Monday, February 10, 2020

YA Reivew: Cursed by Karol Ruth Silverstein

Title: Cursed
AuthorKarol Ruth Silverstein
Year Published: 2019


Genre: YA fiction
Pages: 315
Rating: 4.5 out of 5

Location (my 2020 Google Reading map): USA (PA)

FTC Disclosure: I received this book as a gift

Summary (from the inside flap of the book): As if her parents' divorce and sister's departure for college weren't bad enough, fourteen-year-old Ricky Bloom has just been diagnosed with a life-changing chronic illness. Her days consist of cursing everyone out, skipping school--which has become a nightmare--daydreaming about her crush, Julio, and trying to keep her parents from realizing just how bad things are. But she can't keep her ruse up forever. 

Ricky's afraid, angry, alone, and one suspension away from repeating ninth grade when she realizes: she can't be held back. She'll do whatever it takes to move forward--even if it means changing the person she's become. Lured out of her funk by a quirky classmate, Oliver, who's been there too, Ricky's porcupine exterior begins to shed some spines. Maybe asking for help isn't the worst thing in the world. Maybe accepting circumstances doesn't mean giving up.

Review: First off, I love this cover! I like the colors, the feelings it evokes, and the cleanness of it. And it totally fits the story.

Ricky is a character that everyone can understand and sympathize with; she's only 14 and dealing with a chronic illness that she will have for the rest of her life. And, middle school/high school students are cruel. Well, not all of them, but it's an age where they are self-centered that just doesn't help her feelings or the actions of those around her. She is angry about so many things, but I love that as the story progresses, she finds out that anger isn't always the best reaction.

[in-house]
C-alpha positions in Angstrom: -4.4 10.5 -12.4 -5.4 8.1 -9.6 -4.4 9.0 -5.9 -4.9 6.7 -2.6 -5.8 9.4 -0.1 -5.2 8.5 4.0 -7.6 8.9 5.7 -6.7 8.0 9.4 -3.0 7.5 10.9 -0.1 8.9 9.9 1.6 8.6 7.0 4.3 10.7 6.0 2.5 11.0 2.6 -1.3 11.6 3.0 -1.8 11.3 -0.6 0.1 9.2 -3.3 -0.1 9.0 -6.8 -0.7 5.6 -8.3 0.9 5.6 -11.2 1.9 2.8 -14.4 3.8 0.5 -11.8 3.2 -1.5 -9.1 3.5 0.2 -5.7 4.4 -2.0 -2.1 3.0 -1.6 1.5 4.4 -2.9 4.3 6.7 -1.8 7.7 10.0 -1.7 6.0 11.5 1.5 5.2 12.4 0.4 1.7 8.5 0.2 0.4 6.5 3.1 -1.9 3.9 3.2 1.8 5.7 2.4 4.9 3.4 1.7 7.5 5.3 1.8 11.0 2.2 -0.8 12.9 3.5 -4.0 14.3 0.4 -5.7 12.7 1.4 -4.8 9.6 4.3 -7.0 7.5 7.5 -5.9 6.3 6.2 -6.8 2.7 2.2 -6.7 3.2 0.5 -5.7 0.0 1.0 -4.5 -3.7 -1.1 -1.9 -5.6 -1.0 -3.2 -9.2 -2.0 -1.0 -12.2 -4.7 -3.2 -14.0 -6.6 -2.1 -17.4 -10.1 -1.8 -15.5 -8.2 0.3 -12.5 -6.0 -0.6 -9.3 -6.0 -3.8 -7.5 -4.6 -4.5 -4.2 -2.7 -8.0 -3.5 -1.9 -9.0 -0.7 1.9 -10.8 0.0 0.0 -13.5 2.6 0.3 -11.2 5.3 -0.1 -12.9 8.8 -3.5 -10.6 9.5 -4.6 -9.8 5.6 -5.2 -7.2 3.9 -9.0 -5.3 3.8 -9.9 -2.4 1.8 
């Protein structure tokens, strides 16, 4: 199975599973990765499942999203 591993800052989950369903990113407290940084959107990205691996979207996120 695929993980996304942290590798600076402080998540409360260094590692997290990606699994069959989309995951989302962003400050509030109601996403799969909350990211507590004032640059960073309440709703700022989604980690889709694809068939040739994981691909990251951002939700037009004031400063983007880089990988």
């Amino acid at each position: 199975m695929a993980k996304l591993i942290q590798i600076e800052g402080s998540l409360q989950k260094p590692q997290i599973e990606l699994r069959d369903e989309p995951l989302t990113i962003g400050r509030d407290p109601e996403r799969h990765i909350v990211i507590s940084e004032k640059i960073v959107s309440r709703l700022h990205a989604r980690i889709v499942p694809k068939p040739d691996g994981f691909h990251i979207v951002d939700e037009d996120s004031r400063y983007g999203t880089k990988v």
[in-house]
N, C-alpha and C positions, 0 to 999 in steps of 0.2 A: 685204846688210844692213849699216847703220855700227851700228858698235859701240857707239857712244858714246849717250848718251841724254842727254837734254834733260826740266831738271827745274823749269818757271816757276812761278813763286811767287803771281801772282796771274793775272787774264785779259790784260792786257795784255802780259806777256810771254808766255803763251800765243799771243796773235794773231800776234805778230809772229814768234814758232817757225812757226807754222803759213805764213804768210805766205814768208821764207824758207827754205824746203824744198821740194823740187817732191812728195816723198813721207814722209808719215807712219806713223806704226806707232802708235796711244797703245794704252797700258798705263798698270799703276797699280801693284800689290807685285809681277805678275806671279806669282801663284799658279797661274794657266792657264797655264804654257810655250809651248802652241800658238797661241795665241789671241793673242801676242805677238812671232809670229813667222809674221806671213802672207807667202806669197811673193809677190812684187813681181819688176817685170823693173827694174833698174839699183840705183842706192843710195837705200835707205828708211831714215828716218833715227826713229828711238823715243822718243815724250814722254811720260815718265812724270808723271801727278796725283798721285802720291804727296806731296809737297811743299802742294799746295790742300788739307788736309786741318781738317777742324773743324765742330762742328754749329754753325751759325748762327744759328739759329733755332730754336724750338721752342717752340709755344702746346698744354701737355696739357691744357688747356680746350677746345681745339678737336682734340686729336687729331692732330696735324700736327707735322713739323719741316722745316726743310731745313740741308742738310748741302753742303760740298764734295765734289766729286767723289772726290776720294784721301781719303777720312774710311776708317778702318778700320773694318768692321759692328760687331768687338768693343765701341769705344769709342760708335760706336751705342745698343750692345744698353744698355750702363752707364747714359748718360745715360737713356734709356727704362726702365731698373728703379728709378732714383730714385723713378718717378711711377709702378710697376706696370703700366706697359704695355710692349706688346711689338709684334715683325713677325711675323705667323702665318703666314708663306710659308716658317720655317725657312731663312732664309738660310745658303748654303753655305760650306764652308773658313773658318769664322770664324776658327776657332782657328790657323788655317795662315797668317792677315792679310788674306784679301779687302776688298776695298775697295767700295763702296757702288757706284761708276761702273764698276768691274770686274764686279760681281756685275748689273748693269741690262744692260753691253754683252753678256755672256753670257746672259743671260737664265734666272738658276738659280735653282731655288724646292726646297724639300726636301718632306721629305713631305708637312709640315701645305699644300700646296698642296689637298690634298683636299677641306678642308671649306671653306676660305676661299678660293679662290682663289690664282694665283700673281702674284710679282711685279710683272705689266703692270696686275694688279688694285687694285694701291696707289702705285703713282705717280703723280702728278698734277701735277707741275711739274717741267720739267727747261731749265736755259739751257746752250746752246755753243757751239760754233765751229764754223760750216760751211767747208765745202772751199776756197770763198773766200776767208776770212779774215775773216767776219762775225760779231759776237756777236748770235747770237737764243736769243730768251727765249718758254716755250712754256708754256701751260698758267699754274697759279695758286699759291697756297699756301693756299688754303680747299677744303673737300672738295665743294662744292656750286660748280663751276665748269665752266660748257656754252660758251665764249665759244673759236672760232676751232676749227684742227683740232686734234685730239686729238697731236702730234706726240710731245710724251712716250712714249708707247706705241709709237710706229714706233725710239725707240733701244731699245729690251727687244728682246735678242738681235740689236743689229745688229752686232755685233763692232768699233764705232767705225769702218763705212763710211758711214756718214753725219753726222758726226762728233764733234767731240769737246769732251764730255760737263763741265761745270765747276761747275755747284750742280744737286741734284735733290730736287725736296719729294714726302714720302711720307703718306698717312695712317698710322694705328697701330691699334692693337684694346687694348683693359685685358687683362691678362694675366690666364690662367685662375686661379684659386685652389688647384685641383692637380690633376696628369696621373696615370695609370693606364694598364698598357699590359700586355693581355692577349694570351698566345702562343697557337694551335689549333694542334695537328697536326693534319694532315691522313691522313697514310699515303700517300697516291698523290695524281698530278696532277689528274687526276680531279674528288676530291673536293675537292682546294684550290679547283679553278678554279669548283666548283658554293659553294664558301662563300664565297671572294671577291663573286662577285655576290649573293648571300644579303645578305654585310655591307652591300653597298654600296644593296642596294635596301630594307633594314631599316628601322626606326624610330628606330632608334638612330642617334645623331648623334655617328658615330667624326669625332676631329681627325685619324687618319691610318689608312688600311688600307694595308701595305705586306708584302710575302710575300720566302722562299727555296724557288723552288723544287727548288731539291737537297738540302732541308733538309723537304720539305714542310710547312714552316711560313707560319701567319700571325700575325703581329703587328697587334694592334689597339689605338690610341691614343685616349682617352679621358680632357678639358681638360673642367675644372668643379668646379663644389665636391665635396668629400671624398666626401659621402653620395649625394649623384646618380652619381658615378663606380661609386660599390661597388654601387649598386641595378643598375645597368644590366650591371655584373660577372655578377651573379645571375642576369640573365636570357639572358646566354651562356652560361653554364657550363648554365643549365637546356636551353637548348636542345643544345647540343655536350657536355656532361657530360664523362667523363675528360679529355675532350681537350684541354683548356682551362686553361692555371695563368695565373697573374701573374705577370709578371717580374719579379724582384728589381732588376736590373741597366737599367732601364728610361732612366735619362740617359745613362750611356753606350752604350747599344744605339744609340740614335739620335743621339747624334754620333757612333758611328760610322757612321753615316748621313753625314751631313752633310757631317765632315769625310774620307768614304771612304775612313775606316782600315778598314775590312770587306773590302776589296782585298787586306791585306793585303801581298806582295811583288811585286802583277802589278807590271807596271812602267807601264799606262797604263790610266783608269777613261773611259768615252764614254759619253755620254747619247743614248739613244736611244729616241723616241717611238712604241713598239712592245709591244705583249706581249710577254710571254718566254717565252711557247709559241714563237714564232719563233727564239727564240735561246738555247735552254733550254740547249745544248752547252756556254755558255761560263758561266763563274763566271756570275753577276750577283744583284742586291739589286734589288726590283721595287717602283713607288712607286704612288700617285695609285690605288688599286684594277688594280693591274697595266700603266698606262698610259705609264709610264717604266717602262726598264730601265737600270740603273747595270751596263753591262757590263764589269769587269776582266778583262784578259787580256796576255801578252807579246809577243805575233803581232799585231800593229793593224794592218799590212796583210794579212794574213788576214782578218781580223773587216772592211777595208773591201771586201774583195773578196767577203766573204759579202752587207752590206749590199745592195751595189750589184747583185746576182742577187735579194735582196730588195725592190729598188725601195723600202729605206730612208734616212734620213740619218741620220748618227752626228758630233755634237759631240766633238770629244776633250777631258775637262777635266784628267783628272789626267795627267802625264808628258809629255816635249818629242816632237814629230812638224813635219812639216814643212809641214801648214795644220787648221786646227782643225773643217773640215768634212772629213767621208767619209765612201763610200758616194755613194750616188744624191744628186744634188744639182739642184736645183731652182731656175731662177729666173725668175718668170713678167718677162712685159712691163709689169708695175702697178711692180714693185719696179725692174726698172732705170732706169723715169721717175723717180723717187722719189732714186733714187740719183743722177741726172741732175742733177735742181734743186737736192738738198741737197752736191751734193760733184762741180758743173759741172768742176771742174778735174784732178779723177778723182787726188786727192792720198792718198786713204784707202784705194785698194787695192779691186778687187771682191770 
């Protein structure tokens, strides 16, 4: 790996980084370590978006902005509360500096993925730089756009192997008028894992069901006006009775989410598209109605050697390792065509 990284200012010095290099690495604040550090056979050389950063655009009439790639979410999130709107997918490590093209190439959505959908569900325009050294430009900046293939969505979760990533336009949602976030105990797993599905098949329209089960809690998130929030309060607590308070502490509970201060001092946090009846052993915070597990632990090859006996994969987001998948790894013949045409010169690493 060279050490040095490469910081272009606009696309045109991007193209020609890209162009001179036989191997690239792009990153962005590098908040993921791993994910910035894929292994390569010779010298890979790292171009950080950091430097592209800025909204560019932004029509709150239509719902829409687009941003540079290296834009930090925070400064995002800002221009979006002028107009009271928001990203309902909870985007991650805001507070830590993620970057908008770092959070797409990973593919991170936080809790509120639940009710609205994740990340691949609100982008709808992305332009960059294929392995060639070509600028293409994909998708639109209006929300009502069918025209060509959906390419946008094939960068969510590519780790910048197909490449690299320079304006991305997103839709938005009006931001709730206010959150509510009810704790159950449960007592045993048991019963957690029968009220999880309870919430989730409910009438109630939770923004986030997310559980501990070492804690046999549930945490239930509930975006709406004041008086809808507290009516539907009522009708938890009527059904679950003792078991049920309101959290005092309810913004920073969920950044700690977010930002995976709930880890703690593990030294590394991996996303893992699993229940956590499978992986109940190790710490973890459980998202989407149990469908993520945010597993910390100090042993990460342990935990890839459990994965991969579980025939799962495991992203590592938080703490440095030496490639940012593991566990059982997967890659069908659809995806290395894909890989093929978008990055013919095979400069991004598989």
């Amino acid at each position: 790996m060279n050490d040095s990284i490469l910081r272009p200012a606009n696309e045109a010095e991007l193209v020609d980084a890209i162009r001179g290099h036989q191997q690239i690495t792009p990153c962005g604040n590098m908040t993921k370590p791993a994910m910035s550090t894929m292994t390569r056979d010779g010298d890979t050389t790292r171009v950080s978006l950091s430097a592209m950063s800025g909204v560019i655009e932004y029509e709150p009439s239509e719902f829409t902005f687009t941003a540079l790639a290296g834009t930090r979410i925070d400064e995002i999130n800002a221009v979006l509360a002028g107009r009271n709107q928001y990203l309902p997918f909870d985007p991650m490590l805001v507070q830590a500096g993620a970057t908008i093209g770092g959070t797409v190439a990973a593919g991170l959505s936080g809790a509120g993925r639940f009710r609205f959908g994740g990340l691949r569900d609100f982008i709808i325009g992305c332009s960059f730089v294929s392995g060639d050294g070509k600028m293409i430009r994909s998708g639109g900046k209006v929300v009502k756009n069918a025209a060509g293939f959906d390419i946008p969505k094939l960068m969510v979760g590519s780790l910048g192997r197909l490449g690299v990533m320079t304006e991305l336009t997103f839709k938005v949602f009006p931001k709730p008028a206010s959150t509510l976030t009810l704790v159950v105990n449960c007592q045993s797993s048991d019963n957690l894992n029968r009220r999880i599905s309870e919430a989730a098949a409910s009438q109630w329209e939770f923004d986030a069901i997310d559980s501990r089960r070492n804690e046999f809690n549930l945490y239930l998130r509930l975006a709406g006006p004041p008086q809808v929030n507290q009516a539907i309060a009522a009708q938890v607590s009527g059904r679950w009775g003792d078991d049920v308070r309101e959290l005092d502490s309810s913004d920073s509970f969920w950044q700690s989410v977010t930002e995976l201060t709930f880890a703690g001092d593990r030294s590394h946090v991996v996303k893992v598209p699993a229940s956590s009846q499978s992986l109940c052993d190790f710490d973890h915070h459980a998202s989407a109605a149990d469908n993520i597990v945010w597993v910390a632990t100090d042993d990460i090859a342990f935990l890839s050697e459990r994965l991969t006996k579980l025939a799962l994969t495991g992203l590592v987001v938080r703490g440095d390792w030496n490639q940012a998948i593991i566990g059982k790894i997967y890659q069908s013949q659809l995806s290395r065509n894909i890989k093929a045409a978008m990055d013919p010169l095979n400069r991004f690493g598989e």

I have a confession: in the beginning of this book I thought, "Can I read a book where the entire focus is on how much pain this character is in? This is getting old." Then I realized that I could walk away, Ricky (and so many others) cannot. Shame on me for wanting her story to be about something else. It is so important that Ricky focus on her pain because it is all encompassing. So, to those out there that suffer, I apologize for my initial thoughts.

The author has arthritis and was diagnosed when she was still in school so she knows what she's talking about and this is evident in this novel. She has captured the medical side, the anger, the frustration, the need for support and more with grace and honesty.

Even if the reader doesn't have a chronic illness, they can relate to Ricky, her family, her friends, and her situation. I haven't read any YA novels about someone with a chronic illness that wasn't cancer so this book is an important and wonderful addition.

Challenges for which this counts: 
For the Pop Sugar challenge, this book is on a subject I know nothing about.

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